Mother closed her eyes. I wondered what she was thinking.
“Don’t worry,” said Eva, “when she gets really hungry, she’ll save herself. She wants you to worry about her, but it doesn’t become her at all.”
“Don’t let her control you.” Saying this, Eva started clearing the plates. Mother glared at her, and then a faint smile brightened her gloomy face, as the word whore came from her lips. Feeble as it was, this gesture seemed to indicate that she knew of our father’s infidelity, and as we excused ourselves, we all knew nothing would change. We’d continue to share a home, while Niki and I matured expecting an eruption at any time.
“Well, everyone should be happy. Whether we like it or not, won’t we all have to go some time? But still hopefully not tomorrow.”
“Tomorrow you could read in the Kronen Zeitung that something happened to Frau Hertzl.”
“Revenge, par excellence; a little revenge.”
“A guest and a fish are no longer fresh on the third day.”
“I’m out of here.”
“No, Eva no. The boys and I need you.”
“To give up now I don’t think so.”
“The past should be forgotten.”
“The world goes to pieces, but nobly.”
“So my husband thinks he’s Casanova. Faugh! Let him sew his oats while he can!”
“Pauline, there’s no need for you to be jealous of me.”
“Who do you think you’re fooling? Fritz and I came to an understanding a long time ago. We proclaim ourselves liberated. Try to understand. I don’t reproach you as much as I do myself.”
Those were the terms of a truce. Declared again we left the table and went our separate ways: Niki and I to our room, Eva to wash the dishes, Papa to his study, and Mamma to collect herself before taking off to the shelter for the evening. We all seemed disconcerted, while Eva seemed less so. Mama looked as if the performance had totally exhausted her.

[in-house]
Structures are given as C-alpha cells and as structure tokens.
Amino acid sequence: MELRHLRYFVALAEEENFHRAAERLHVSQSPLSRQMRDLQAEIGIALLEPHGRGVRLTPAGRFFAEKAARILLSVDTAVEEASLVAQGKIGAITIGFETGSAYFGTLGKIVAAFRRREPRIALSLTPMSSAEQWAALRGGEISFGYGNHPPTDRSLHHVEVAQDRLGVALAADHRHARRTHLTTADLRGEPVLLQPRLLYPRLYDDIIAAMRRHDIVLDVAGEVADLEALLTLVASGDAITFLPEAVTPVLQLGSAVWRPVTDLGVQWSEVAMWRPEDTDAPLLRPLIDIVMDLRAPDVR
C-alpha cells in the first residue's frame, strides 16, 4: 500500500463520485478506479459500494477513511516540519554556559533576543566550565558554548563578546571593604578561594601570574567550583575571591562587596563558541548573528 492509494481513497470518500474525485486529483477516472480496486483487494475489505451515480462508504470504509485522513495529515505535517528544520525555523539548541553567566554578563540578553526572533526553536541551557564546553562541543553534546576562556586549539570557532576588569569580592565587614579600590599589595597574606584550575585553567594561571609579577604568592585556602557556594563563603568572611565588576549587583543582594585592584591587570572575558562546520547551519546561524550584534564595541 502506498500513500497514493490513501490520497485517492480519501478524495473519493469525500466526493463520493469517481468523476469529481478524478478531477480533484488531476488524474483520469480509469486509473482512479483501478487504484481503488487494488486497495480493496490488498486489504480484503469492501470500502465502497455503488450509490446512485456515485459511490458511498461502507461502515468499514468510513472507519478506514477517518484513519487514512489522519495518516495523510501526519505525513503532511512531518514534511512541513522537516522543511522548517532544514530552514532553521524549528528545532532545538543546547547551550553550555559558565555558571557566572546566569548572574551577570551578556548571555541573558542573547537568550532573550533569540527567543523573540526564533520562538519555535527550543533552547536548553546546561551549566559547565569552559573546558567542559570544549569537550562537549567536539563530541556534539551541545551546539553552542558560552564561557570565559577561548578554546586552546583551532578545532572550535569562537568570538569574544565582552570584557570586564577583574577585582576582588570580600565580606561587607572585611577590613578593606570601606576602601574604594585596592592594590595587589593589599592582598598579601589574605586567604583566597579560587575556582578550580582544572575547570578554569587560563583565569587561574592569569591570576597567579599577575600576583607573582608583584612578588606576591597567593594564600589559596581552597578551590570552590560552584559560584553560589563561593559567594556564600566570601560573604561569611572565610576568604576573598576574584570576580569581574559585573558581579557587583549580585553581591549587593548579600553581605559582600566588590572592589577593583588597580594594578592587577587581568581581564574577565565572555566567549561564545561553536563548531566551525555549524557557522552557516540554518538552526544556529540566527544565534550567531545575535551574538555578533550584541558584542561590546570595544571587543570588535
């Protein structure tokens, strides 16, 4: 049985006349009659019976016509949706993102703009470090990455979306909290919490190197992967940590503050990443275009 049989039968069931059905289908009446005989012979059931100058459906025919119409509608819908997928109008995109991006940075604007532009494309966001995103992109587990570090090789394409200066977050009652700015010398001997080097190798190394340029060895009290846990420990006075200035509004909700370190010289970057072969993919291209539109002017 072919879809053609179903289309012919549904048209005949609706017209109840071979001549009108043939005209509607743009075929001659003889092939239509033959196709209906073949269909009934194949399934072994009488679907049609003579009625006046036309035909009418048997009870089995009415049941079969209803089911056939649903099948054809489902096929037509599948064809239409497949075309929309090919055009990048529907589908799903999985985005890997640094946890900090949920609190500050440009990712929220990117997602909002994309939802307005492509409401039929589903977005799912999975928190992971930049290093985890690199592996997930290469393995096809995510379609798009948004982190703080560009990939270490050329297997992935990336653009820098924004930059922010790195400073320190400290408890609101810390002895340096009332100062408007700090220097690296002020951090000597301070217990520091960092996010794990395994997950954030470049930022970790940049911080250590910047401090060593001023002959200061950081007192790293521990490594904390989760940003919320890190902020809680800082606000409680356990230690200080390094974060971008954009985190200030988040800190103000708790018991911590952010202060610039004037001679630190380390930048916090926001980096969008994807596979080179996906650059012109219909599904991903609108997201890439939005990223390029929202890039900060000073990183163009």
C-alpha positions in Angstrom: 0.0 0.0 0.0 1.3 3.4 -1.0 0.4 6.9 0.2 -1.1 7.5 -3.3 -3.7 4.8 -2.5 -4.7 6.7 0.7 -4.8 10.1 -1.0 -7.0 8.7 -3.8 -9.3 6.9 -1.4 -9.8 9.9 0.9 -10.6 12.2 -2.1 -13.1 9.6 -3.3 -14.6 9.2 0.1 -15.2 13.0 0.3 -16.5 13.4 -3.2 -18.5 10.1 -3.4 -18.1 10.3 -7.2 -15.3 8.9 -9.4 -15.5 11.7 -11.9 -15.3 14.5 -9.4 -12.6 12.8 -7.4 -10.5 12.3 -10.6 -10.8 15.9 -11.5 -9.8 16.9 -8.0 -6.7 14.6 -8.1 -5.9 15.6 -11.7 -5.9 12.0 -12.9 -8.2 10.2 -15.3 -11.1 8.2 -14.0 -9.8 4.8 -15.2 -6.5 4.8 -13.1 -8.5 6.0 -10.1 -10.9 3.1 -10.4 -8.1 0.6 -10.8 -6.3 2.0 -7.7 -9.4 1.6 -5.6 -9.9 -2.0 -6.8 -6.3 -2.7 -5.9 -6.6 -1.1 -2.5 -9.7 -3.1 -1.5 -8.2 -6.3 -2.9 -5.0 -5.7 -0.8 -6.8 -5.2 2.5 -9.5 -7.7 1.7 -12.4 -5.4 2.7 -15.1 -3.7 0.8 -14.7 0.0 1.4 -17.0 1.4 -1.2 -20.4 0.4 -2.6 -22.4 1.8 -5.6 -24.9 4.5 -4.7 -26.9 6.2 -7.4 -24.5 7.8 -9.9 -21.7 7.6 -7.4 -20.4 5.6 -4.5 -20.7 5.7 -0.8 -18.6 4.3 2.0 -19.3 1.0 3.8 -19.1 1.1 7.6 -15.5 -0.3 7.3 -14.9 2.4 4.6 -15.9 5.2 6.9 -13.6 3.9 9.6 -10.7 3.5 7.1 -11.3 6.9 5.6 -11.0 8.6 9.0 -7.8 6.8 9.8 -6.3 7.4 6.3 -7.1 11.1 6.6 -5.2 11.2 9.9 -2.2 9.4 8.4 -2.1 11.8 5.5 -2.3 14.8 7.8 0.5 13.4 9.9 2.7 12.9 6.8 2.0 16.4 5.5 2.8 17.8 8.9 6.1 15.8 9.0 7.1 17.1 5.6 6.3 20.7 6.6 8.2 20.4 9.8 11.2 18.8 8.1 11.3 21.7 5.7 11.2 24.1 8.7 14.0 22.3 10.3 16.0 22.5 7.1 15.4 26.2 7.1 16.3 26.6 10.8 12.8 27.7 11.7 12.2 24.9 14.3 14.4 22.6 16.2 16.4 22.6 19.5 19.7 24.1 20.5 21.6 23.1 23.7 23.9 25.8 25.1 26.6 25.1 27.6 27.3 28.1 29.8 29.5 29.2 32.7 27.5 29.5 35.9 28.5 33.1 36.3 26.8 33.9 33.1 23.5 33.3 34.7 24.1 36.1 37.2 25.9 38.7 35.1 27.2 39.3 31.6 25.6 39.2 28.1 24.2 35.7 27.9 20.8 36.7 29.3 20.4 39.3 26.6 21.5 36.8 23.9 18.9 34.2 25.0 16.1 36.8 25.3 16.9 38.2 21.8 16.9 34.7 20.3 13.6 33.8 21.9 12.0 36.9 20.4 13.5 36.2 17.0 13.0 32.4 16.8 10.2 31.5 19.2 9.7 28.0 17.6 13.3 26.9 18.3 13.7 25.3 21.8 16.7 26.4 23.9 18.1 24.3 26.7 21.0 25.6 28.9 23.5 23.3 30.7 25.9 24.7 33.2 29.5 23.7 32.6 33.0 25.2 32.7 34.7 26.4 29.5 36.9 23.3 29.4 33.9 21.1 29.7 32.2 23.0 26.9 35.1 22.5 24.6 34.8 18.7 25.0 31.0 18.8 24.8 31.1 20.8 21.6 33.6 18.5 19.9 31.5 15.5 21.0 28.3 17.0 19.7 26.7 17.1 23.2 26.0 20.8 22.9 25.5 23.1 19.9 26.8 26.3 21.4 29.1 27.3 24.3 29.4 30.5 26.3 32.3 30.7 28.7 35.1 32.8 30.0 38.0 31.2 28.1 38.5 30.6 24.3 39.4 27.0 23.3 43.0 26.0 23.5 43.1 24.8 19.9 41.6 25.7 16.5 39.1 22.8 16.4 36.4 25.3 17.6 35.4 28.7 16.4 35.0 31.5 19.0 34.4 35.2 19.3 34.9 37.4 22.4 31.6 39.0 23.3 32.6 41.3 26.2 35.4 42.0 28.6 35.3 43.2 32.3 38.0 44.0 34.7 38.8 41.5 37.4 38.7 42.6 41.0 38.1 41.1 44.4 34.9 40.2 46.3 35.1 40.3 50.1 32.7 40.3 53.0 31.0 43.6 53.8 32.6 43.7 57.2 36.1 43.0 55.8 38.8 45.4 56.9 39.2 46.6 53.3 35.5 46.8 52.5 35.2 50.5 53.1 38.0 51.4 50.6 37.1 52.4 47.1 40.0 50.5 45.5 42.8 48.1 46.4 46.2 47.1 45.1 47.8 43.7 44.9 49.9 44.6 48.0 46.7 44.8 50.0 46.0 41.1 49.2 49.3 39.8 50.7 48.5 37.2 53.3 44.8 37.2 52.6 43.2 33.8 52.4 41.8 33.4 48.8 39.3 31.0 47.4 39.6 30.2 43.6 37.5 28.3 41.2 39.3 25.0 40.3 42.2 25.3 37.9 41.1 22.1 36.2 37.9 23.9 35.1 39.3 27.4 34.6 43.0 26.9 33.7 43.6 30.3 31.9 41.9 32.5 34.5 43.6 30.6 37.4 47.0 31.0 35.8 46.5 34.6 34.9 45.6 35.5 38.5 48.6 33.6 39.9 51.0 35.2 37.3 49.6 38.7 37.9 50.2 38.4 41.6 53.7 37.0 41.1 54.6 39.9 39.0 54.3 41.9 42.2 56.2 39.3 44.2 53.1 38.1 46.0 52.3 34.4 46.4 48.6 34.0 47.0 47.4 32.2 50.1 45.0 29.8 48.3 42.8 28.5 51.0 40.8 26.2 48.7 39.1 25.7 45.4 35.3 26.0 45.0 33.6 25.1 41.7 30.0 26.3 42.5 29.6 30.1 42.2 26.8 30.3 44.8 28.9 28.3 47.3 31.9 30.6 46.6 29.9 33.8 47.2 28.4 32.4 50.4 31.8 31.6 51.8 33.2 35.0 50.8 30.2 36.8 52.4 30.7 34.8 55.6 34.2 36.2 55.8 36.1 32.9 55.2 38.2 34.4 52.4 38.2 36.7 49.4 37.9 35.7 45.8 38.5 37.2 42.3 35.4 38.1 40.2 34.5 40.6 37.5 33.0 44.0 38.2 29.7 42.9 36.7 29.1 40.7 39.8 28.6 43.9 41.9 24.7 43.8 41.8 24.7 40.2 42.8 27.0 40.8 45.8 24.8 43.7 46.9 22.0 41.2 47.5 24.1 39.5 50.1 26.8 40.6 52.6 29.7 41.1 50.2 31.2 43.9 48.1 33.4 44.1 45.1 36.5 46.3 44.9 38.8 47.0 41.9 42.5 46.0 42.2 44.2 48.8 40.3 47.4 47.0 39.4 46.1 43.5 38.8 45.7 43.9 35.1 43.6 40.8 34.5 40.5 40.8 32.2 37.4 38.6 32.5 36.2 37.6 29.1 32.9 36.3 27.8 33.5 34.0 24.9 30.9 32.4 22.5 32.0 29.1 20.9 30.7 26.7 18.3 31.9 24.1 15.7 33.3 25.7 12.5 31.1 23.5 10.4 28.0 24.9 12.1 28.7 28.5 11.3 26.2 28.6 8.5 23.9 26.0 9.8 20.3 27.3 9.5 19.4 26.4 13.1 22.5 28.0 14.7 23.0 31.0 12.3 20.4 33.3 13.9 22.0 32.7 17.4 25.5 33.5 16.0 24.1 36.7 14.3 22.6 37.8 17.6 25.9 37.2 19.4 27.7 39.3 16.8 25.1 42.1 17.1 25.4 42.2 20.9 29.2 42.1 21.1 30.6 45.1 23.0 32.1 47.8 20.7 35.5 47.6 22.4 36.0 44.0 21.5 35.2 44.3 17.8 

The leader of the posse gathered his gang of boys around us. Wearing tin hats, they looked as if they came from a carnival. Jack-booted and spurred the big bully blocked the sidewalk and had a piece of asphalt in his hand.
“Ju-da verr-rrecke! Juda ver-rrecke!” shouted his followers.
“Sieg Heil! Sieg Heil! Sieg Heil!”
“The Red and White and Red unto Death!” I proclaimed.
“Run!” yelled Niki but there was no place to run or no place to hide.
“We’re not Jews,” I retorted.
”Swine! D’ you hear? Swine! Greasy, oily, grisly swine!”
Beer bottles, rocks, bare knuckles flew.
“Yid, yid, yid, yid….”
”No, we’re not!”
”Yes, you are!”
“Who yelled ‘Christian, Christian, thy place is buried in a dunghill?’”
Then I faced the bully and held my own. Yes, I stared into his eyes and the cowboy turned into putty. It astonishment me. The gang of boys then dispersed, and the frenzied threats were placed on hold for another day.
We ran home to dinner, and everyone around the table listened to how two inexperienced boys stood up to a pack of dogs. We half expected our father to box our ears, or he might’ve felt proud of us because the Nazis weren’t yet in power. His moods were hard to judge.
Always in the know, Papa anticipated the Nazi Putsch and the assassination of Dollfuss. Others were caught off guard. Their complacency stemmed from believing government propaganda about Mussolini, our country’s powerful ally. Surely Il Duce would keep Hitler out. In those days Dollfuss’s song was always played after our national anthem. “We, the young ones stand prepared to march with Dollfuss into grand new times.”